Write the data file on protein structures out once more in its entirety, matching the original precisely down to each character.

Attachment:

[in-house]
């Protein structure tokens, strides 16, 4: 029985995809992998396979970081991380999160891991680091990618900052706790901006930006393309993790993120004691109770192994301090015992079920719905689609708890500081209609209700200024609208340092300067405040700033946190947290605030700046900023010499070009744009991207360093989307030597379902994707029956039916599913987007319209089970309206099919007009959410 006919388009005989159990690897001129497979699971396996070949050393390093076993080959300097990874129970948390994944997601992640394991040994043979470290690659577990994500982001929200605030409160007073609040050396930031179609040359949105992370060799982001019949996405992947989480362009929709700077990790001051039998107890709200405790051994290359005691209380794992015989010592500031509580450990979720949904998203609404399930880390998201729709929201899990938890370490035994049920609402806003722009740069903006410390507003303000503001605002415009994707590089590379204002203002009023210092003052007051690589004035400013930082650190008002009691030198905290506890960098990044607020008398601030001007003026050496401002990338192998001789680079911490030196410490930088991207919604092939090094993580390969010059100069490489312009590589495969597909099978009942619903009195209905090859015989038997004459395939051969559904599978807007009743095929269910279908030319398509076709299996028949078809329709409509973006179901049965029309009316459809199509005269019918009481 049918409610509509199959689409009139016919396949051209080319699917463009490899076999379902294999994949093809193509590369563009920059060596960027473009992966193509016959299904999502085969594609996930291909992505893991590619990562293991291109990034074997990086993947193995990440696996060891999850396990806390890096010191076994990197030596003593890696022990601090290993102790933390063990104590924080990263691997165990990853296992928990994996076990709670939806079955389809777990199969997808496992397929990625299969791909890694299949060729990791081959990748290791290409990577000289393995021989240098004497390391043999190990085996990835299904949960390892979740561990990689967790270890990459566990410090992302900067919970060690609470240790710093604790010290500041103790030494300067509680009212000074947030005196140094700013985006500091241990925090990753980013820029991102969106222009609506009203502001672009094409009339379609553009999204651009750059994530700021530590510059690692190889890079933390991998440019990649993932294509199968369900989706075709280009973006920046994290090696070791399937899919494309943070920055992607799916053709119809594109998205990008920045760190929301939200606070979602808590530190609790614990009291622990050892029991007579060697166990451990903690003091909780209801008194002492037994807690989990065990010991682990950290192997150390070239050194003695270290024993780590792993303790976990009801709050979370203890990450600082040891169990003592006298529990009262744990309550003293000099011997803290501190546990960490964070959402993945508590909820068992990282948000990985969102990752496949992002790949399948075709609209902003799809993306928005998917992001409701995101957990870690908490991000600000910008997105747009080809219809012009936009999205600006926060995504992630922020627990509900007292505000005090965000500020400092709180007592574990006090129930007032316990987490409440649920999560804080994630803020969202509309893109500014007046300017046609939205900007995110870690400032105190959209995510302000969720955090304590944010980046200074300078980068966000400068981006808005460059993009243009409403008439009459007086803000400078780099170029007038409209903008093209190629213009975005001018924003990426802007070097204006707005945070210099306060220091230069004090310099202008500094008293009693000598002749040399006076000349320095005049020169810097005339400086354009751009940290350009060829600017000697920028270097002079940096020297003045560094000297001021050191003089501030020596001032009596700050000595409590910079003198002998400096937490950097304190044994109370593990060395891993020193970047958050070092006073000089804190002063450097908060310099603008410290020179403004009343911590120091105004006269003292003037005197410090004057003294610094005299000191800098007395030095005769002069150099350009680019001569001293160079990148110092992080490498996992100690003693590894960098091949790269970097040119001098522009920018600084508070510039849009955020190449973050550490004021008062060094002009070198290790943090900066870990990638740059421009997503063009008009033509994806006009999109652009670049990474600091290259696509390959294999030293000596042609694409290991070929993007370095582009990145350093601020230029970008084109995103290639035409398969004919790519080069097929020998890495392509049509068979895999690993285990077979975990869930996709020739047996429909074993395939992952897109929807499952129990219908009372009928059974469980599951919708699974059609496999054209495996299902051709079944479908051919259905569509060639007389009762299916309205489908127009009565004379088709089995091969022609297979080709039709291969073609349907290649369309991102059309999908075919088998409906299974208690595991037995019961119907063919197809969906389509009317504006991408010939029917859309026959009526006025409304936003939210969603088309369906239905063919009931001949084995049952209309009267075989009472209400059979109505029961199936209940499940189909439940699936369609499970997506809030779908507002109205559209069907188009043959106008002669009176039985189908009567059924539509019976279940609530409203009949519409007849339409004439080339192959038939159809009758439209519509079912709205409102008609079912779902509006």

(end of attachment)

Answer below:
[in-house]
């Protein structure tokens, strides 16, 4: 029985995809992998396979970081991380999160891991680091990618900052706790901006930006393309993790993120004691109770192994301090015992079920719905689609708890500081209609209700200024609208340092300067405040700033946190947290605030700046900023010499070009744009991207360093989307030597379902994707029956039916599913987007319209089970309206099919007009959410 006919388009005989159990690897001129497979699971396996070949050393390093076993080959300097990874129970948390994944997601992640394991040994043979470290690659577990994500982001929200605030409160007073609040050396930031179609040359949105992370060799982001019949996405992947989480362009929709700077990790001051039998107890709200405790051994290359005691209380794992015989010592500031509580450990979720949904998203609404399930880390998201729709929201899990938890370490035994049920609402806003722009740069903006410390507003303000503001605002415009994707590089590379204002203002009023210092003052007051690589004035400013930082650190008002009691030198905290506890960098990044607020008398601030001007003026050496401002990338192998001789680079911490030196410490930088991207919604092939090094993580390969010059100069490489312009590589495969597909099978009942619903009195209905090859015989038997004459395939051969559904599978807007009743095929269910279908030319398509076709299996028949078809329709409509973006179901049965029309009316459809199509005269019918009481 049918409610509509199959689409009139016919396949051209080319699917463009490899076999379902294999994949093809193509590369563009920059060596960027473009992966193509016959299904999502085969594609996930291909992505893991590619990562293991291109990034074997990086993947193995990440696996060891999850396990806390890096010191076994990197030596003593890696022990601090290993102790933390063990104590924080990263691997165990990853296992928990994996076990709670939806079955389809777990199969997808496992397929990625299969791909890694299949060729990791081959990748290791290409990577000289393995021989240098004497390391043999190990085996990835299904949960390892979740561990990689967790270890990459566990410090992302900067919970060690609470240790710093604790010290500041103790030494300067509680009212000074947030005196140094700013985006500091241990925090990753980013820029991102969106222009609506009203502001672009094409009339379609553009999204651009750059994530700021530590510059690692190889890079933390991998440019990649993932294509199968369900989706075709280009973006920046994290090696070791399937899919494309943070920055992607799916053709119809594109998205990008920045760190929301939200606070979602808590530190609790614990009291622990050892029991007579060697166990451990903690003091909780209801008194002492037994807690989990065990010991682990950290192997150390070239050194003695270290024993780590792993303790976990009801709050979370203890990450600082040891169990003592006298529990009262744990309550003293000099011997803290501190546990960490964070959402993945508590909820068992990282948000990985969102990752496949992002790949399948075709609209902003799809993306928005998917992001409701995101957990870690908490991000600000910008997105747009080809219809012009936009999205600006926060995504992630922020627990509900007292505000005090965000500020400092709180007592574990006090129930007032316990987490409440649920999560804080994630803020969202509309893109500014007046300017046609939205900007995110870690400032105190959209995510302000969720955090304590944010980046200074300078980068966000400068981006808005460059993009243009409403008439009459007086803000400078780099170029007038409209903008093209190629213009975005001018924003990426802007070097204006707005945070210099306060220091230069004090310099202008500094008293009693000598002749040399006076000349320095005049020169810097005339400086354009751009940290350009060829600017000697920028270097002079940096020297003045560094000297001021050191003089501030020596001032009596700050000595409590910079003198002998400096937490950097304190044994109370593990060395891993020193970047958050070092006073000089804190002063450097908060310099603008410290020179403004009343911590120091105004006269003292003037005197410090004057003294610094005299000191800098007395030095005769002069150099350009680019001569001293160079990148110092992080490498996992100690003693590894960098091949790269970097040119001098522009920018600084508070510039849009955020190449973050550490004021008062060094002009070198290790943090900066870990990638740059421009997503063009008009033509994806006009999109652009670049990474600091290259696509390959294999030293000596042609694409290991070929993007370095582009990145350093601020230029970008084109995103290639035409398969004919790519080069097929020998890495392509049509068979895999690993285990077979975990869930996709020739047996429909074993395939992952897109929807499952129990219908009372009928059974469980599951919708699974059609496999054209495996299902051709079944479908051919259905569509060639007389009762299916309205489908127009009565004379088709089995091969022609297979080709039709291969073609349907290649369309991102059309999908075919088998409906299974208690595991037995019961119907063919197809969906389509009317504006991408010939029917859309026959009526006025409304936003939210969603088309369906239905063919009931001949084995049952209309009267075989009472209400059979109505029961199936209940499940189909439940699936369609499970997506809030779908507002109205559209069907188009043959106008002669009176039985189908009567059924539509019976279940609530409203009949519409007849339409004439080339192959038939159809009758439209519509079912709205409102008609079912779902509006």